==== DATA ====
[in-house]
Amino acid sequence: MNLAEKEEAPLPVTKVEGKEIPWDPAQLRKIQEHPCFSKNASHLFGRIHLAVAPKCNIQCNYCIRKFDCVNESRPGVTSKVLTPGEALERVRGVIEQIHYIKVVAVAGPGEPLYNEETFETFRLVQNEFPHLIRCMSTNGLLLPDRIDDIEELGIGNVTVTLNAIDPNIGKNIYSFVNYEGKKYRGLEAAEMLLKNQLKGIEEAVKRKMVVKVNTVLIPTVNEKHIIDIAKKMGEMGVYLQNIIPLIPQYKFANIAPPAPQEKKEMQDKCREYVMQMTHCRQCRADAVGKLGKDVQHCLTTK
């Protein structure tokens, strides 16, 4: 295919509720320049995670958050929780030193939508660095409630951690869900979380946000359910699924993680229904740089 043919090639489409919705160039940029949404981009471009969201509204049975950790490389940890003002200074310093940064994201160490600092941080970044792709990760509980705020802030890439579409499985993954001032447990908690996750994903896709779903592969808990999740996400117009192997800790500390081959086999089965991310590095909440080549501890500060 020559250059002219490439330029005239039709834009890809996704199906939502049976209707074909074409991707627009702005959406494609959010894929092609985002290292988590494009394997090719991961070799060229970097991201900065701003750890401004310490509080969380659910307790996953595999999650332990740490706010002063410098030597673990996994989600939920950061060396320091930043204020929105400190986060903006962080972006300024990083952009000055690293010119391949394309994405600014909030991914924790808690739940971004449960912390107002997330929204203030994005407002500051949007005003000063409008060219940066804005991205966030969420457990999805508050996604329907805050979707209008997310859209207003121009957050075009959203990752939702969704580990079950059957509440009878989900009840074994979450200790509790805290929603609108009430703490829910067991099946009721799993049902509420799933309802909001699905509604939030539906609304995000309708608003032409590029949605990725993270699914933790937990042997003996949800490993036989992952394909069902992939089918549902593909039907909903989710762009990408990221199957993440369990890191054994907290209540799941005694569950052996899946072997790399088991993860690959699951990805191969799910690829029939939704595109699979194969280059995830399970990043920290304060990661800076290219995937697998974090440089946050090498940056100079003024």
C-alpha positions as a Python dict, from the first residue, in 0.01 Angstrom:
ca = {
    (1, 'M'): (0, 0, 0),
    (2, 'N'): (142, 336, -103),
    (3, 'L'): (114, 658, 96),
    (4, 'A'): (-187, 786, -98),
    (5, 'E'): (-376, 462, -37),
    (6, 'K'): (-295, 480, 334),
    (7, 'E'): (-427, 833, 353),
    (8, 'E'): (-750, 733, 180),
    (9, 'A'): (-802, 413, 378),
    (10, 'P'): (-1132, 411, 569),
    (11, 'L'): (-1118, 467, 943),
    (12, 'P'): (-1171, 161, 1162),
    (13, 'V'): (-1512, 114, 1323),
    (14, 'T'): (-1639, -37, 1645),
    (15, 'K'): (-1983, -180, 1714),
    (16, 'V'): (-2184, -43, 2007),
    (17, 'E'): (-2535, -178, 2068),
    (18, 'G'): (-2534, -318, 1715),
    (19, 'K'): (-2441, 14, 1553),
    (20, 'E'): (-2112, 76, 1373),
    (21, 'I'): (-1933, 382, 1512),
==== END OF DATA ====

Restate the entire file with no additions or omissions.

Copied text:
[in-house]
Amino acid sequence: MNLAEKEEAPLPVTKVEGKEIPWDPAQLRKIQEHPCFSKNASHLFGRIHLAVAPKCNIQCNYCIRKFDCVNESRPGVTSKVLTPGEALERVRGVIEQIHYIKVVAVAGPGEPLYNEETFETFRLVQNEFPHLIRCMSTNGLLLPDRIDDIEELGIGNVTVTLNAIDPNIGKNIYSFVNYEGKKYRGLEAAEMLLKNQLKGIEEAVKRKMVVKVNTVLIPTVNEKHIIDIAKKMGEMGVYLQNIIPLIPQYKFANIAPPAPQEKKEMQDKCREYVMQMTHCRQCRADAVGKLGKDVQHCLTTK
């Protein structure tokens, strides 16, 4: 295919509720320049995670958050929780030193939508660095409630951690869900979380946000359910699924993680229904740089 043919090639489409919705160039940029949404981009471009969201509204049975950790490389940890003002200074310093940064994201160490600092941080970044792709990760509980705020802030890439579409499985993954001032447990908690996750994903896709779903592969808990999740996400117009192997800790500390081959086999089965991310590095909440080549501890500060 020559250059002219490439330029005239039709834009890809996704199906939502049976209707074909074409991707627009702005959406494609959010894929092609985002290292988590494009394997090719991961070799060229970097991201900065701003750890401004310490509080969380659910307790996953595999999650332990740490706010002063410098030597673990996994989600939920950061060396320091930043204020929105400190986060903006962080972006300024990083952009000055690293010119391949394309994405600014909030991914924790808690739940971004449960912390107002997330929204203030994005407002500051949007005003000063409008060219940066804005991205966030969420457990999805508050996604329907805050979707209008997310859209207003121009957050075009959203990752939702969704580990079950059957509440009878989900009840074994979450200790509790805290929603609108009430703490829910067991099946009721799993049902509420799933309802909001699905509604939030539906609304995000309708608003032409590029949605990725993270699914933790937990042997003996949800490993036989992952394909069902992939089918549902593909039907909903989710762009990408990221199957993440369990890191054994907290209540799941005694569950052996899946072997790399088991993860690959699951990805191969799910690829029939939704595109699979194969280059995830399970990043920290304060990661800076290219995937697998974090440089946050090498940056100079003024």
C-alpha positions as a Python dict, from the first residue, in 0.01 Angstrom:
ca = {
    (1, 'M'): (0, 0, 0),
    (2, 'N'): (142, 336, -103),
    (3, 'L'): (114, 658, 96),
    (4, 'A'): (-187, 786, -98),
    (5, 'E'): (-376, 462, -37),
    (6, 'K'): (-295, 480, 334),
    (7, 'E'): (-427, 833, 353),
    (8, 'E'): (-750, 733, 180),
    (9, 'A'): (-802, 413, 378),
    (10, 'P'): (-1132, 411, 569),
    (11, 'L'): (-1118, 467, 943),
    (12, 'P'): (-1171, 161, 1162),
    (13, 'V'): (-1512, 114, 1323),
    (14, 'T'): (-1639, -37, 1645),
    (15, 'K'): (-1983, -180, 1714),
    (16, 'V'): (-2184, -43, 2007),
    (17, 'E'): (-2535, -178, 2068),
    (18, 'G'): (-2534, -318, 1715),
    (19, 'K'): (-2441, 14, 1553),
    (20, 'E'): (-2112, 76, 1373),
    (21, 'I'): (-1933, 382, 1512),